Chronic Obstructive Pulmonary Disease COPD is a term used to describe a chronic and progressive inflammatory lung disease—such as chronic bronchitis and emphysema— that obstructs airflow from the lung, making it difficult to breathe. If you have COPD or are caring for someone who does, it’s important to carefully manage the disease to keep it under control.  There’s a lot you can do to modify your home environment, activities, and habits to help avoid the triggers of a COPD flare-up.

Improving air quality at home

There are many allergens and irritants in the air in your home that can trigger COPD symptoms. It may not be possible to avoid a respiratory infection completely, but following these tips can help you lower your risk of infection and help manage your COPD at home:

  • Do not allow smoking in your home.
  • Open windows and run exhaust fans to ventilate.
  • Remove clutter and clean dust with a damp cloth.
  • Wash your linens weekly and keep floors and carpets clean.
  • Use an air filtration system and replace air conditioner and furnace filters as needed.
  • Get inspections on gas heater and stove regularly; avoid using wood-burning fireplaces.
  • Avoid exposure to cleaning products, paints, and varnishes.
  • Inspect bathrooms, basement, and garage regularly for mold and mildew.

Taking care when outside your home

The air quality outside your home can irritate your lungs and worsen your COPD symptoms. Here are some tips for avoiding a flare-up when you’re outside:

  • In cold weather, breathe through your nose and use a cold weather mask.
  • On hot and humid days, stay indoors with the air conditioner on.
  • Limit your exercise or physical activity when outside.
  • Avoid outdoor air pollution from traffic and other sources.

Caring for yourself

You play an important part in reducing your symptoms, improving how you feel, and keeping yourself out of the hospital. Here are some things you should be sure to do:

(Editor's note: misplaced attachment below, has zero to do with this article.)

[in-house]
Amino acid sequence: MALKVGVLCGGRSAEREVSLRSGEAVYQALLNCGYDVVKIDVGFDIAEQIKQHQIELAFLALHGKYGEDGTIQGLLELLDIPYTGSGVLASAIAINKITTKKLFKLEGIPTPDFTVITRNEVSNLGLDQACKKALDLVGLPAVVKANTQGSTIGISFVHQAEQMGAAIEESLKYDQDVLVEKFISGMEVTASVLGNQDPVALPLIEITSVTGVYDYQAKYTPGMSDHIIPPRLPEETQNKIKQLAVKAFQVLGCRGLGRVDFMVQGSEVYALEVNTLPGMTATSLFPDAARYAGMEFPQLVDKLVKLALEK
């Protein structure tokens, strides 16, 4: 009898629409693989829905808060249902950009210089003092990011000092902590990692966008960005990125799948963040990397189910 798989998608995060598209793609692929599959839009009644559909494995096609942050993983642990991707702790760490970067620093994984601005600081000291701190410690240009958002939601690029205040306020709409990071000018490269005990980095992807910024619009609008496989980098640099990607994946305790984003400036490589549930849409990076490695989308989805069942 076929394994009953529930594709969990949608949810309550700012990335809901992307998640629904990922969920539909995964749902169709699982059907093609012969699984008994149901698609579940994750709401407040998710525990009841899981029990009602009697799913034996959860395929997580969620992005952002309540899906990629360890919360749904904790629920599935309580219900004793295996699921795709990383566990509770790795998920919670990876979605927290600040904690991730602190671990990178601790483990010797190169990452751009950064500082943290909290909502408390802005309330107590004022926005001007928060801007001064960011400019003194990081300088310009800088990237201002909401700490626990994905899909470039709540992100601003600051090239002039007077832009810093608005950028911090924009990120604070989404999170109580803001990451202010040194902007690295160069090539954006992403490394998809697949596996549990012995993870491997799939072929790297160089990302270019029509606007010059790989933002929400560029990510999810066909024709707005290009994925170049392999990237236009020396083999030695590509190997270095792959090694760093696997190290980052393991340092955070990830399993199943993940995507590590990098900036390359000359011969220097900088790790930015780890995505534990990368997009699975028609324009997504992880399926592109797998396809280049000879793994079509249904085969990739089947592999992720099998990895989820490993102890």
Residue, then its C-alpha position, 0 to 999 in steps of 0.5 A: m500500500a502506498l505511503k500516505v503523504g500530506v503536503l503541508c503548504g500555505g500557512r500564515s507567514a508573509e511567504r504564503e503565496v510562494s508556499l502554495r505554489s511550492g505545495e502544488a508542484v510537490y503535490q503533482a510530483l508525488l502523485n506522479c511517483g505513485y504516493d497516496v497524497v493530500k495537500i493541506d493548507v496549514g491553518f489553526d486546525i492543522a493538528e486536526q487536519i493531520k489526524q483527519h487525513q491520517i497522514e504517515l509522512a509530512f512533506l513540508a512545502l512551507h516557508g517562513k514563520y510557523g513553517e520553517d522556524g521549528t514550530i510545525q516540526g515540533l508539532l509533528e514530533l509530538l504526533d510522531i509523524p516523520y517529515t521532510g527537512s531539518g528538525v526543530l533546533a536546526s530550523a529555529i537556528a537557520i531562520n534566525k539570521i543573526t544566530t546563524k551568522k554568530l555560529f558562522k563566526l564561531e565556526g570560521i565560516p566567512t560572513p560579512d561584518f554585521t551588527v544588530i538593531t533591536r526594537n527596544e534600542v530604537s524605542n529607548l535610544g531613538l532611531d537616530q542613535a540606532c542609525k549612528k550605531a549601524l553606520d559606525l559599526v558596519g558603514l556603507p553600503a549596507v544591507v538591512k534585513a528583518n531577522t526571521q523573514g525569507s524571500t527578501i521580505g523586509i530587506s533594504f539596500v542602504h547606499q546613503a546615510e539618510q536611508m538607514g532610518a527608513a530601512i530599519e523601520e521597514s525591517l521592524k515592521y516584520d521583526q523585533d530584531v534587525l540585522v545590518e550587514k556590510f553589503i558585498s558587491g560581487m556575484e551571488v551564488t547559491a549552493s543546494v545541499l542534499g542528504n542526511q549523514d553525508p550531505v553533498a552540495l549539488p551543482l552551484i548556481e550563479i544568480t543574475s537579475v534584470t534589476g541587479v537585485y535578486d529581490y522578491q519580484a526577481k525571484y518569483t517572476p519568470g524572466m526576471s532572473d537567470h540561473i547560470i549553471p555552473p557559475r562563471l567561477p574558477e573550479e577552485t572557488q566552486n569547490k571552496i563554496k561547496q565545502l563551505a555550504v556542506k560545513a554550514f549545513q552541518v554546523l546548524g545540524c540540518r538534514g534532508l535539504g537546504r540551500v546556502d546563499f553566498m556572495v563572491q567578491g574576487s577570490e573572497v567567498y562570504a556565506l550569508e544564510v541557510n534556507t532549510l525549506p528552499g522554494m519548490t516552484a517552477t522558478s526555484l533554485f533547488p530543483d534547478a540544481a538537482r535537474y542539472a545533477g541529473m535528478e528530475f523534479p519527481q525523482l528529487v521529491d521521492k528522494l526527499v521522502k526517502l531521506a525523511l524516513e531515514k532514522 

• Take your medications exactly how your doctor prescribed.
  • Keep your doctor appointments.
  • Monitor your symptoms and your weight.
  • Adapt your diet and fluids if you are advised to do so by your doctor.
  • Limit alcohol and caffeine.
  • Quit smoking!

Preventing infections

By preventing infections, you can avoid the COPD symptoms from getting worse. Here are some steps you can take to help prevent contracting an infection:

  • Wash your hands for 20 seconds with warm water and mild soap.
  • Stay away from crowds and people with known infections.
  • Keep your airways clear and stay hydrated.
  • Clean your equipment, including oxygen masks and flutter valves.
  • Get plenty of sleep.
  • Ask your doctor about getting an annual flu vaccine and if it’s time for a pneumonia vaccine.

Knowing when to seek medical help

Call your doctor or elder home care professional if you experience:

  • Increased wheezing, coughing, or shortness of breath
  • Fever over 101 degrees
  • Increase in amount or change in color of mucus
  • Sudden weight gain of three pounds or more
  • Dizziness, headaches, vision problems, or confusion

Lastly, conserving energy is essential for staying healthy when you have COPD. If you use less energy during daily tasks, and develop strategies to get around your home more easily, you will have more energy for other activities throughout the day. Consider enlisting the help of an elder home care professional to assist you with personal care and household tasks so you don’t expend too much energy on everyday activities.

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